IBHOF inductee Graham Houston weighs up Manny Pacquiao’s fighting future and pays tribute to the influential British boxing promoter Jarvis Astaire who passed away at the weekend.
So, after losing to Yordenis Ugas in last weekend’s welterweight title bout, Manny Pacquiao is faced with the dilemma that all ageing boxers have to confront: To retire or not to retire.
Pacquiao is 42. At that age, retirement would seem to be the sensible option. He has made huge amounts of money over the years. But it seems that a celebrity always needs more money. There are lifestyles to maintain. Pacquiao has political expenses as a Philippines senator. Manny also has five children. He is known to have given generously to his constituents in Sarangani province. It’s not so easy simply to walk away.
Although defeated on a unanimous decision, Pacquiao wasn’t beaten up in the bout with Ugas. There were no cuts or noticeable bruises. He was never knocked down or in serious trouble. Indeed, Pacquiao fought well. One of the judges gave him five of the 12 rounds. He got the vote of at least one of the judges in seven of the 12 rounds.
This was against one of the best welterweights in the world. Pacquiao could tell himself that, considering he hadn’t boxed for two years, it wasn’t such a bad performance. And nor was it, if you overlook that fact that Pacquiao was a 5/1 (-500) betting favourite by the time the fighters stepped between the ropes.
There were the telltale signs of slippage, though. He had trouble getting out of the way of Ugas’ jabs and right hands. Manny launched some nice flurries but his punches lacked the venom of the past. He couldn’t sustain his attacks. Pacquiao looked good only in flashes. This wasn’t the “typhoon blowing across the Pacific” (in the words of HBO analyst Larry Merchant) who seemed to have inexhaustible energy.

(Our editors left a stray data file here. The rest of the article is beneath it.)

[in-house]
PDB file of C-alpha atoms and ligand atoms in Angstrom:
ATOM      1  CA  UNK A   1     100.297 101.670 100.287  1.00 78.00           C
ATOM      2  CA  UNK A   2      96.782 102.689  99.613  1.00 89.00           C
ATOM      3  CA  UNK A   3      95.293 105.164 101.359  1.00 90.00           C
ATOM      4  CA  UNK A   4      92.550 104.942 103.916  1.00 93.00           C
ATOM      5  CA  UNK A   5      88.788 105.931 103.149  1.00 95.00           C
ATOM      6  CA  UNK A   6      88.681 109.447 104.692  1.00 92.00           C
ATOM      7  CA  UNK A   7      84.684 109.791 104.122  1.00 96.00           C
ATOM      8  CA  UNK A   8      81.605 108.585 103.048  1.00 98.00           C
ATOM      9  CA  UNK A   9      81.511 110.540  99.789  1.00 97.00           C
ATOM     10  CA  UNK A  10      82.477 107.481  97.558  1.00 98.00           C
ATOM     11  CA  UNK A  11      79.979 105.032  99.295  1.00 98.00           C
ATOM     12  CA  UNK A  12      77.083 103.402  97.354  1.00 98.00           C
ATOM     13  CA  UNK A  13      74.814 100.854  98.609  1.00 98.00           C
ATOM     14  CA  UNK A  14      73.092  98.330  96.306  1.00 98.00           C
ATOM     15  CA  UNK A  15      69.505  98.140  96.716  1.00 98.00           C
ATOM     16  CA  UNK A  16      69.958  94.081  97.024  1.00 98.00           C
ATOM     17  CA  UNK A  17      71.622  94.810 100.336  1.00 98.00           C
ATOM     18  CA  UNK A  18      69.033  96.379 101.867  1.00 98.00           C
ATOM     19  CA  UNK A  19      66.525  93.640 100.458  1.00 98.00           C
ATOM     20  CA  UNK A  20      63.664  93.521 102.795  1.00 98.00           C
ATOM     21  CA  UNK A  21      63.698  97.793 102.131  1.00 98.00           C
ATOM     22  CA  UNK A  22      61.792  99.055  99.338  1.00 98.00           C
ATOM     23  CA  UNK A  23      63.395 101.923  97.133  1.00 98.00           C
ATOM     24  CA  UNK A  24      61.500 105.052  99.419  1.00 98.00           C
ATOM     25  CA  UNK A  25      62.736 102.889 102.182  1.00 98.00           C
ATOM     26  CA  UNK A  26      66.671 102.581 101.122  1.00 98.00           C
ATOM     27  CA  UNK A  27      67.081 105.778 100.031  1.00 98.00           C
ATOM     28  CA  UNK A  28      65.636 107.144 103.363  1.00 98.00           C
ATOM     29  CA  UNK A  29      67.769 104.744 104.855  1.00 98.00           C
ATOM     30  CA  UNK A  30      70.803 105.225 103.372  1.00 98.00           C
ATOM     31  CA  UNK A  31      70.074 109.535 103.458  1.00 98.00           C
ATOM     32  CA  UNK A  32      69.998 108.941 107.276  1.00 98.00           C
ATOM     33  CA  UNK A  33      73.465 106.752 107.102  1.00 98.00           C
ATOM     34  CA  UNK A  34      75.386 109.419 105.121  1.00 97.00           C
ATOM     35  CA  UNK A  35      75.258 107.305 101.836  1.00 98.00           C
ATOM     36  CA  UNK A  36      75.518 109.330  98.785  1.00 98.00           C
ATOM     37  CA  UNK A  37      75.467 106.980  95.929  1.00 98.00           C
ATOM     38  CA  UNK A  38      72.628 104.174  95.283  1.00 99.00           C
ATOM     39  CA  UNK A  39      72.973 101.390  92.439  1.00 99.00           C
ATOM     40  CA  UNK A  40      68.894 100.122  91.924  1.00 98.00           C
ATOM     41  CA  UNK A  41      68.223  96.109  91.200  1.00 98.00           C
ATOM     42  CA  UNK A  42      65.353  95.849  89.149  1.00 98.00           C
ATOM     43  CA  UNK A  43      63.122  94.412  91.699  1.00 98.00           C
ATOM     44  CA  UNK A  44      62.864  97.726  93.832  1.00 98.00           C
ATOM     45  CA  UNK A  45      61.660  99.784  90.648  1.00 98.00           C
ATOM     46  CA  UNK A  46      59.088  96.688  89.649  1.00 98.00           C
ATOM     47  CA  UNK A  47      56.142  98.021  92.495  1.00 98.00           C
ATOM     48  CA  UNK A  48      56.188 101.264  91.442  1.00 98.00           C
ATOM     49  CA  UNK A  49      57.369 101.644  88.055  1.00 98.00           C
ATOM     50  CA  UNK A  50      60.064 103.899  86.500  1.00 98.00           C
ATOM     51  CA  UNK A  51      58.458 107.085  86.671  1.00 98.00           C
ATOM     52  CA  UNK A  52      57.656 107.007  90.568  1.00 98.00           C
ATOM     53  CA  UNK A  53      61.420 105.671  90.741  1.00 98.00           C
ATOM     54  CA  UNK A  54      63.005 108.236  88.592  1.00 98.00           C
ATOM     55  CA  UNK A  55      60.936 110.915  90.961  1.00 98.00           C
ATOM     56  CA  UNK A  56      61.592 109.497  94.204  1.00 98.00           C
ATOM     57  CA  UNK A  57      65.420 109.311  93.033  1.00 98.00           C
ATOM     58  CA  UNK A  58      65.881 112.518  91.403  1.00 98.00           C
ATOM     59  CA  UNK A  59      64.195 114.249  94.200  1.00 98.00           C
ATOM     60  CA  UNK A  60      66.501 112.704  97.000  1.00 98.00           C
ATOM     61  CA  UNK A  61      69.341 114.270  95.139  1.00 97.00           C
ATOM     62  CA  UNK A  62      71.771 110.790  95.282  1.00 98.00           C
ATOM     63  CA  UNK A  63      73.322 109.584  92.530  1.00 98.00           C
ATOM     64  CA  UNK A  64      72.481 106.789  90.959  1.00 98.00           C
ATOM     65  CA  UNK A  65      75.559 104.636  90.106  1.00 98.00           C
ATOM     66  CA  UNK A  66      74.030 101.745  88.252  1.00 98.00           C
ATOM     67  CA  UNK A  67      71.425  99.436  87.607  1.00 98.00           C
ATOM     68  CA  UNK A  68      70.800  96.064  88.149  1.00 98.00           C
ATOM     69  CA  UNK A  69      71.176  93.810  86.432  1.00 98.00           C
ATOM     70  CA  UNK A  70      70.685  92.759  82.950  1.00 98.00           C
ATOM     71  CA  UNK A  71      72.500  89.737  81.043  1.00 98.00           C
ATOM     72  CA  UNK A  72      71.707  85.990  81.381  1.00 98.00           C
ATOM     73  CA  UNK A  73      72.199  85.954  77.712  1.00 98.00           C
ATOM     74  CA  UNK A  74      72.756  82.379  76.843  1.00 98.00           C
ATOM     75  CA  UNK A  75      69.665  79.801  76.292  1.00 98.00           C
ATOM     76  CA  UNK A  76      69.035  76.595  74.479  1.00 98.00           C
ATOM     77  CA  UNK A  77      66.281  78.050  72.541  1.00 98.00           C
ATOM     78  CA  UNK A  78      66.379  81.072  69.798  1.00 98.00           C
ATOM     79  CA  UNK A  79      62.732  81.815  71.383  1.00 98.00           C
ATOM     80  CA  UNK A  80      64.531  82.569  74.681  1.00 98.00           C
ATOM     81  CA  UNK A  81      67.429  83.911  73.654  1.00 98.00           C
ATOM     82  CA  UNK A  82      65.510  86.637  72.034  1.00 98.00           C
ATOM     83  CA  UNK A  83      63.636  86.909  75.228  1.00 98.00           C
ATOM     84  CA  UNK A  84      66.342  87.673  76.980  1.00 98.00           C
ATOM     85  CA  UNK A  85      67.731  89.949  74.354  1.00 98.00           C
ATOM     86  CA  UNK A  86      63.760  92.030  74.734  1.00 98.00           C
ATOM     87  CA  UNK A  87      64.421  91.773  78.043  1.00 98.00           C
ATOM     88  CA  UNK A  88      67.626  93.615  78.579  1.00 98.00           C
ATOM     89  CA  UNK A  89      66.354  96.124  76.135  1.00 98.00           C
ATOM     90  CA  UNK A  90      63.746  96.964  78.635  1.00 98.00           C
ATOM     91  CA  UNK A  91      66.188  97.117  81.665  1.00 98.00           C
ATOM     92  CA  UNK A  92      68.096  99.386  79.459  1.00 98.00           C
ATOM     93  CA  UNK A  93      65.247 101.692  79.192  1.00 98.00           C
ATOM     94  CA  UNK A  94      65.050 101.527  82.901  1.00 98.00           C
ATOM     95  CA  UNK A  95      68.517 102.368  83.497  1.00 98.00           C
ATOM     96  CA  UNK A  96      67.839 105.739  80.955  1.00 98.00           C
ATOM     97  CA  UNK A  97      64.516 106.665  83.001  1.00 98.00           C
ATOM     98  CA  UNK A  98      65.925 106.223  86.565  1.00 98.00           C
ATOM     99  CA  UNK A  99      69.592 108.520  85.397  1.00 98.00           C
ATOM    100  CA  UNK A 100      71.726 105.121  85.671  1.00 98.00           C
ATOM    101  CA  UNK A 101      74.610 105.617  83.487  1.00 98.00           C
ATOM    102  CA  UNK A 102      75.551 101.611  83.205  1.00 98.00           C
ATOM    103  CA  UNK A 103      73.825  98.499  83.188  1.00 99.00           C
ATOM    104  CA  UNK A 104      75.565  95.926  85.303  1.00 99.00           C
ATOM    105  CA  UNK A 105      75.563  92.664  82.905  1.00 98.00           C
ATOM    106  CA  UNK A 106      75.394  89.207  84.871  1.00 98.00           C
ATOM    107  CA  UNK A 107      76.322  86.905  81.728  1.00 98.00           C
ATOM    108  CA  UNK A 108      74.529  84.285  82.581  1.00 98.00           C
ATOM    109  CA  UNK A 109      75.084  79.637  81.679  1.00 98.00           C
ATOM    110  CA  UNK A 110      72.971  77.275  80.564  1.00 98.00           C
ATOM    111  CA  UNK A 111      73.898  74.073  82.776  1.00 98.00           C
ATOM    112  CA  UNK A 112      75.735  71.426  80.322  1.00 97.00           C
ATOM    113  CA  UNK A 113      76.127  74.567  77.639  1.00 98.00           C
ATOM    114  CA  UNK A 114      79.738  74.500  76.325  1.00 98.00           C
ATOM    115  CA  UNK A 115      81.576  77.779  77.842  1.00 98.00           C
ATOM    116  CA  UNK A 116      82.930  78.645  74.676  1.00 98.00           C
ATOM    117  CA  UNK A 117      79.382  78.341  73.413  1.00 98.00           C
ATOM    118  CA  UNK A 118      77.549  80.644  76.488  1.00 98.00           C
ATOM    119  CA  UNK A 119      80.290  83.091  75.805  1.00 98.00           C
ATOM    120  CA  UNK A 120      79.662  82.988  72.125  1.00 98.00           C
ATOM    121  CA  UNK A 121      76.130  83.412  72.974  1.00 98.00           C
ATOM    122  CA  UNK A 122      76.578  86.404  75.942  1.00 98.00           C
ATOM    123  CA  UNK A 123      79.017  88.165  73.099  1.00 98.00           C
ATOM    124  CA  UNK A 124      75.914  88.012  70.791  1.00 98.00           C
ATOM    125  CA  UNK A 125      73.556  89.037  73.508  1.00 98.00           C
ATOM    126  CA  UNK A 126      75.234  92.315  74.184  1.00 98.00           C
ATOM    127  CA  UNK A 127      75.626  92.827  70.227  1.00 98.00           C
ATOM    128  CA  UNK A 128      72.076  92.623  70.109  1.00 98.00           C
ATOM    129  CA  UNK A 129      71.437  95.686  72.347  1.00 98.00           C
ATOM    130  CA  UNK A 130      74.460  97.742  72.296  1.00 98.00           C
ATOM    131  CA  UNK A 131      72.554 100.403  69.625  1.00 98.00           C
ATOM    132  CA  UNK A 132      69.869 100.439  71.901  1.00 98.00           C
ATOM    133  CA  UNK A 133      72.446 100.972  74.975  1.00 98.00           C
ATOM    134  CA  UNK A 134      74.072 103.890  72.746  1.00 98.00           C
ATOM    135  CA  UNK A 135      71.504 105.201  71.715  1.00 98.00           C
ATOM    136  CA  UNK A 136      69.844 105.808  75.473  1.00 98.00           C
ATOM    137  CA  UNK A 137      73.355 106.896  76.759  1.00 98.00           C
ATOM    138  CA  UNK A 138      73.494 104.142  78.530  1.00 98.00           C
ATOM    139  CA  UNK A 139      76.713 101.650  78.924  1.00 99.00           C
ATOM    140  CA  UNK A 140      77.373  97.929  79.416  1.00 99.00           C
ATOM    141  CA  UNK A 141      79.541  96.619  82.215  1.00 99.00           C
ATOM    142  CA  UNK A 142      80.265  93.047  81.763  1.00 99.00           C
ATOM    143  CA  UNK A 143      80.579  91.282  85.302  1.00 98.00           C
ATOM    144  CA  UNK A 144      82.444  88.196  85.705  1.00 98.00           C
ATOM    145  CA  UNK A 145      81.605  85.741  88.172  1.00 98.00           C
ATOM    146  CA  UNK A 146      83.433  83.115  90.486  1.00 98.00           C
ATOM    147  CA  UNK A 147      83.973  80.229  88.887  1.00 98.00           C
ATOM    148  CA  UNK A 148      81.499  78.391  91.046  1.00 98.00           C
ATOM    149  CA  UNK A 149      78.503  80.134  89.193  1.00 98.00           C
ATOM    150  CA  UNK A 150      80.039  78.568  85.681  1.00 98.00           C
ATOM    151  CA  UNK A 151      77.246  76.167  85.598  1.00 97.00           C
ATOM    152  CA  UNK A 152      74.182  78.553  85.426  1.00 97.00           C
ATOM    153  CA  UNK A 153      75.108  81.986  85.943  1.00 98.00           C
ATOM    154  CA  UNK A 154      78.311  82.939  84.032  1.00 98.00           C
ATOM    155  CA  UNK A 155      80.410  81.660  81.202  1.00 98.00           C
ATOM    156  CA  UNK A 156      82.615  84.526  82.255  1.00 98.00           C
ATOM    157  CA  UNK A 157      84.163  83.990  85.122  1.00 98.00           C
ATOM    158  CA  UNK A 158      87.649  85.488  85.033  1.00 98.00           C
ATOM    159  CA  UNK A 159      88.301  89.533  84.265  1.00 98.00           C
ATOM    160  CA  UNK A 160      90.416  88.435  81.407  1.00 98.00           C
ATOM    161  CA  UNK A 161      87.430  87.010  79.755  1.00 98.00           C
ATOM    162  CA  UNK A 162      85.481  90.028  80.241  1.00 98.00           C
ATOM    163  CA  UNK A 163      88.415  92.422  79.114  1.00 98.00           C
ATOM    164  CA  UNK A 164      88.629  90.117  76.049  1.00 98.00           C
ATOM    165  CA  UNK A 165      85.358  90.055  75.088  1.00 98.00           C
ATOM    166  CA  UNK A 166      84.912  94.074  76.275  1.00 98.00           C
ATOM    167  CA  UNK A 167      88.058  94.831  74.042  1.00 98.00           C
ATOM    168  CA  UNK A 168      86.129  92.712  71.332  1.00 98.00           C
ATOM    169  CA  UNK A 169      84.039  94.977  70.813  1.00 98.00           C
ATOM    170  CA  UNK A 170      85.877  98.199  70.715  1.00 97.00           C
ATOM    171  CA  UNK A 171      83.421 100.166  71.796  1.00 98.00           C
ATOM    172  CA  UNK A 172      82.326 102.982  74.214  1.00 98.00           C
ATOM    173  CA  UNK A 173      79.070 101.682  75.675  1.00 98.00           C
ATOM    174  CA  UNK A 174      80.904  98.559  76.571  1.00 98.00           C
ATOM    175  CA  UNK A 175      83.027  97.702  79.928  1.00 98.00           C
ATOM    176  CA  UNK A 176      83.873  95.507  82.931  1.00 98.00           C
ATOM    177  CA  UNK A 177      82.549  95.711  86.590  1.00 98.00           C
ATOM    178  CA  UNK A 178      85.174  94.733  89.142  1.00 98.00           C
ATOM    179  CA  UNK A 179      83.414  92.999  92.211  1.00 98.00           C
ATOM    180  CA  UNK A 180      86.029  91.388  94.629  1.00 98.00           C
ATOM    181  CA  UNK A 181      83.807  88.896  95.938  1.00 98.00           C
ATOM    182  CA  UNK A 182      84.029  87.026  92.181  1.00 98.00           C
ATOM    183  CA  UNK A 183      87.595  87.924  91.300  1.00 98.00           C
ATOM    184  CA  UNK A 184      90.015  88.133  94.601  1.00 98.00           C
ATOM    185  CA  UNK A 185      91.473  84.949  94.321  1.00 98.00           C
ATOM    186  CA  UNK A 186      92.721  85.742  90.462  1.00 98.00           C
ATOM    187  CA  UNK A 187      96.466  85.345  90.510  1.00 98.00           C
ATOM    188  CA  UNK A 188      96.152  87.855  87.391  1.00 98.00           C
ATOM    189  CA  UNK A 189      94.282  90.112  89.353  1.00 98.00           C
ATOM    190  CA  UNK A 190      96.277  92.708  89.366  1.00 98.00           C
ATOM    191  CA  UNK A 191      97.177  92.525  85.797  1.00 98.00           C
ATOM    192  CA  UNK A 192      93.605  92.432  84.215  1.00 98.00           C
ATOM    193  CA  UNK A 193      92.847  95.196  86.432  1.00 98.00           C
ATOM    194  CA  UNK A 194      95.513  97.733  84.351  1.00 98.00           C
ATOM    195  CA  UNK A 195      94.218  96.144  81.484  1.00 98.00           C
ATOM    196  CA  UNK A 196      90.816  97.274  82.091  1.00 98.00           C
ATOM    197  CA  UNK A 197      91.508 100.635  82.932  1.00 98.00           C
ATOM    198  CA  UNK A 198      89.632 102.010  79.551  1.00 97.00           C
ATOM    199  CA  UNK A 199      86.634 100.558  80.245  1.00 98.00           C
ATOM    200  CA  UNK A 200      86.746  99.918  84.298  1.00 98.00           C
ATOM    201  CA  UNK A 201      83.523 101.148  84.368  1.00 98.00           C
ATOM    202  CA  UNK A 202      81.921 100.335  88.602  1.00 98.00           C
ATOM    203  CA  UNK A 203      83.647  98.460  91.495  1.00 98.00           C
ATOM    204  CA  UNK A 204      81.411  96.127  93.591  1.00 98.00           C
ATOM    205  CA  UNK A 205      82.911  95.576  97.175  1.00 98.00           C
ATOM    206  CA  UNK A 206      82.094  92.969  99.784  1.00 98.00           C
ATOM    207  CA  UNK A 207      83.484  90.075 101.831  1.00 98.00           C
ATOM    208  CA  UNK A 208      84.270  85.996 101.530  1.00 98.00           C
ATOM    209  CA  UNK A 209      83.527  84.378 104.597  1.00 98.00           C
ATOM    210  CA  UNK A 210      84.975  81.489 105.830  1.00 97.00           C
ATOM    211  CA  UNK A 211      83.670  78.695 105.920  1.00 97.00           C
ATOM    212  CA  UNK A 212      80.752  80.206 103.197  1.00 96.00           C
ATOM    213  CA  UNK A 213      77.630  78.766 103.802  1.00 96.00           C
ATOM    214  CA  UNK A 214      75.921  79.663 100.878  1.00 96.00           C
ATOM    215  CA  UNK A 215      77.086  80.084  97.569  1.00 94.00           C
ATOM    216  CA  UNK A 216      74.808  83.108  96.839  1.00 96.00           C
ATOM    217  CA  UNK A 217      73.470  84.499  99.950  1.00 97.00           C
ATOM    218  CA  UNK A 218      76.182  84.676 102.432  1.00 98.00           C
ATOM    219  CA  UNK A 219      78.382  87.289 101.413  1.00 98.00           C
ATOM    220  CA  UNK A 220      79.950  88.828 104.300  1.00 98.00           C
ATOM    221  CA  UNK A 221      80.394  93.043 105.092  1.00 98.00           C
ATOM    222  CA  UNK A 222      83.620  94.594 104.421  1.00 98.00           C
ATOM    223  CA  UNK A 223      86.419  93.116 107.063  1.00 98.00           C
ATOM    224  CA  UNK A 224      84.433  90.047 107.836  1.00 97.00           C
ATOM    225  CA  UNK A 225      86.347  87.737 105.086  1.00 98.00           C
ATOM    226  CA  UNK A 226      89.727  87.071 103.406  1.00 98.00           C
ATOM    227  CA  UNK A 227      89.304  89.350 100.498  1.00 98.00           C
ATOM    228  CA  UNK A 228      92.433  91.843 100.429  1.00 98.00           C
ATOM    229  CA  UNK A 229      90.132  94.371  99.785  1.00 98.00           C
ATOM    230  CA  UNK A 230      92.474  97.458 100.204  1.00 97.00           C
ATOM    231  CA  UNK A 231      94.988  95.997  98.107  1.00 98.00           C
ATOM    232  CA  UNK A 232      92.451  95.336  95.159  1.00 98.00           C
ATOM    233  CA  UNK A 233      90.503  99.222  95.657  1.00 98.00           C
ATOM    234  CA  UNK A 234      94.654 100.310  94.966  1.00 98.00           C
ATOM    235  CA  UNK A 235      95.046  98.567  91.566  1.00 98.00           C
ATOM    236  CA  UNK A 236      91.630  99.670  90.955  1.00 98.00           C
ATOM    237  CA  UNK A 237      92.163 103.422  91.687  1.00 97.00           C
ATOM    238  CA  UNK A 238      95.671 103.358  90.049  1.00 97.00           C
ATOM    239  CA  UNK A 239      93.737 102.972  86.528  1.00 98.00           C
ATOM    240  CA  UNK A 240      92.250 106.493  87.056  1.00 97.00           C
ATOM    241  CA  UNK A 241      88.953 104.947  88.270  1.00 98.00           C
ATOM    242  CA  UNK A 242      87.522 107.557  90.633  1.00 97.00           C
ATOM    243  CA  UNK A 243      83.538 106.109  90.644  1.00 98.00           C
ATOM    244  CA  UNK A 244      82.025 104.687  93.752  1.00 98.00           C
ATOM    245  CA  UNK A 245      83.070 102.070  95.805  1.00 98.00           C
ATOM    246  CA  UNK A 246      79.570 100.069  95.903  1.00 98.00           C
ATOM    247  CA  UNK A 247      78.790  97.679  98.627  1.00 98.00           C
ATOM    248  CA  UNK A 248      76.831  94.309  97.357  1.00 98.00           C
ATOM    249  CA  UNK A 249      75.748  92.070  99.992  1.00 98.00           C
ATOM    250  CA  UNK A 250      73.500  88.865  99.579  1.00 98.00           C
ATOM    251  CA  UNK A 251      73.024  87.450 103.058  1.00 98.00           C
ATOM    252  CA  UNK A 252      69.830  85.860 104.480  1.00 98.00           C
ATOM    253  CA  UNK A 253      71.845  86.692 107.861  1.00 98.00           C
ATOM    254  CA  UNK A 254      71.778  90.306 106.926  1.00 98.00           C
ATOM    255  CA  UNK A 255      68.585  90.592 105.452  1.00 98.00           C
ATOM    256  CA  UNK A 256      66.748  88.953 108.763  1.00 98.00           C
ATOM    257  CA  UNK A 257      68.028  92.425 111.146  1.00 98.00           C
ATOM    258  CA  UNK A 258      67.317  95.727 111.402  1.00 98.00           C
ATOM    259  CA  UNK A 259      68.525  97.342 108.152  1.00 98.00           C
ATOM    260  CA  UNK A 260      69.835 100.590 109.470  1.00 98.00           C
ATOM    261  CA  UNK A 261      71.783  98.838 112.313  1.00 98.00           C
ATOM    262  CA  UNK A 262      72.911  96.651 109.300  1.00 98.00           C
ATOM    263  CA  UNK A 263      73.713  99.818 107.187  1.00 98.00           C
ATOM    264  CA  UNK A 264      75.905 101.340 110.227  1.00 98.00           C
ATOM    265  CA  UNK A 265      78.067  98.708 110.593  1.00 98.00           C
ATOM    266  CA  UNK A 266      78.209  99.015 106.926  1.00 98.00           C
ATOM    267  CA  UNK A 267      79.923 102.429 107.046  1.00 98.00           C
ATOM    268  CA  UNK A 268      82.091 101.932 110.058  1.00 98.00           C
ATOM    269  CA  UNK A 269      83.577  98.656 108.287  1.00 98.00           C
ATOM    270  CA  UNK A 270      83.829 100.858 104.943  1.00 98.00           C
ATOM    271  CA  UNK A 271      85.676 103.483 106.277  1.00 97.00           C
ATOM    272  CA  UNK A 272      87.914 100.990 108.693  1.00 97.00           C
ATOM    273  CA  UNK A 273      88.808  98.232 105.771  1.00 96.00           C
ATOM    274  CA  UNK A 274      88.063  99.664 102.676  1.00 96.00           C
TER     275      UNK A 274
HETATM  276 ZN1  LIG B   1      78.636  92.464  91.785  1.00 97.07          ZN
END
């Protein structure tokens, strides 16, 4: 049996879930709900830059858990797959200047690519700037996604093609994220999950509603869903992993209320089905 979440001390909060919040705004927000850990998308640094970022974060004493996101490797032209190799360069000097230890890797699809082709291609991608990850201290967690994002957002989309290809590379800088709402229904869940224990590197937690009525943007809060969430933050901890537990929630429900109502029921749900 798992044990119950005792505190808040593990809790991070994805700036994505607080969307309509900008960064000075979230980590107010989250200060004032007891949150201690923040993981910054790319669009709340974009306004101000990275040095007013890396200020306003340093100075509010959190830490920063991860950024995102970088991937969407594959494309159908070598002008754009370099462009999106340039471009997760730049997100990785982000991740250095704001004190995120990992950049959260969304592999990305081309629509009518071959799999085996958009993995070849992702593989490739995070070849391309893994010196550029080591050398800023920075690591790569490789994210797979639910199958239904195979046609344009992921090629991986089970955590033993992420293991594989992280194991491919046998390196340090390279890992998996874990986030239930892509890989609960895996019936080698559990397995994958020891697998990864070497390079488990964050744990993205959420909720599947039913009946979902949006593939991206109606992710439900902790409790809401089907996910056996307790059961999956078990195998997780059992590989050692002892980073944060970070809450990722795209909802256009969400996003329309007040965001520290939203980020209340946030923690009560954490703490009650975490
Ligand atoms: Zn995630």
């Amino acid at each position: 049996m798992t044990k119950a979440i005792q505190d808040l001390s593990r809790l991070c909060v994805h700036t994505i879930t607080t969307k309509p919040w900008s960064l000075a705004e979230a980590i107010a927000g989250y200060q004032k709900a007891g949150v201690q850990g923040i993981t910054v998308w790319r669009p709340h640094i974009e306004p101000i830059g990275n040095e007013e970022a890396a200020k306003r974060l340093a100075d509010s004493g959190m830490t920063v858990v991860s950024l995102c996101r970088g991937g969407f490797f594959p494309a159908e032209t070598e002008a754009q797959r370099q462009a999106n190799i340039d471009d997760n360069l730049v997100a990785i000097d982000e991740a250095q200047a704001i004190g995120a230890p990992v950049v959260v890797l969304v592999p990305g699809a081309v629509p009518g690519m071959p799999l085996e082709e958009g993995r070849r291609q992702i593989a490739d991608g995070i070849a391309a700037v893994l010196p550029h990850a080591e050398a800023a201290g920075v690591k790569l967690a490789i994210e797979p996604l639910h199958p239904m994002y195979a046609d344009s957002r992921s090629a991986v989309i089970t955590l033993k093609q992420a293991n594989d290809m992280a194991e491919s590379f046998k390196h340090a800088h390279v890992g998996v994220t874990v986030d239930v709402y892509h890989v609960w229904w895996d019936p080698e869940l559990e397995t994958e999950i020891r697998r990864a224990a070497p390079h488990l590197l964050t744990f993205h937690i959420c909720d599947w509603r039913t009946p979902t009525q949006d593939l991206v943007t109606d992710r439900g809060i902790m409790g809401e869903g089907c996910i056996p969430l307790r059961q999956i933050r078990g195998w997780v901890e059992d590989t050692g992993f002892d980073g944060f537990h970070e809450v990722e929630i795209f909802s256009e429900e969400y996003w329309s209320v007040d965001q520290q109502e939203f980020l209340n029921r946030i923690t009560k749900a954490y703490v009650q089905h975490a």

If Pacquiao fights on, there are bouts out there that would be attractive enough to put on PPV and that would make him more millions. Pacquiao even now against almost anyone in the welterweight division would attract interest, although perhaps we wouldn’t really want to see him in the ring against Saturday’s original opponent, Errol Spence Jr. Or against the relentless and powerful Vergil Ortiz. But Pacquiao against, say, the unbeaten Eimantas Stanionis, would be a competitive fight on paper.
An “old timers” fight between Pacquiao and Robert Guerrero could be fun. If the 38-year-old Guerrero could be matched with 34-year-old Victor Ortiz in the chief supporting bout in Las Vegas last Saturday, then why not Pacquiao against Guerrero? Pacquiao versus, say, Kell Brook, could be an event, especially if staged in the UK.
Or maybe Manny could get back down to 140lbs. Pacquiao against Josh Taylor would be a big fight. Or Pacquiao against Jose Ramirez. Even now you wouldn’t write off Manny’s chances against leading contenders at 140lbs such as, say, Jose Zepeda. Pacquiao against Tank Davis? I’m not sure that would be a good match-up for Manny but it would be a saleable fight.
Of course, if Pacquiao fights on as a past-his-best great he will be in a sense selling his name. And what a name. Pacquiao has been a champion in eight weight classes if you recognise so-called “lineal” title fights. He is surely the greatest fighter ever to come out of Asia. The term “living legend” isn’t too far off the mark. But many will say that Pacquiao risks sullying that great name if he decides to box on.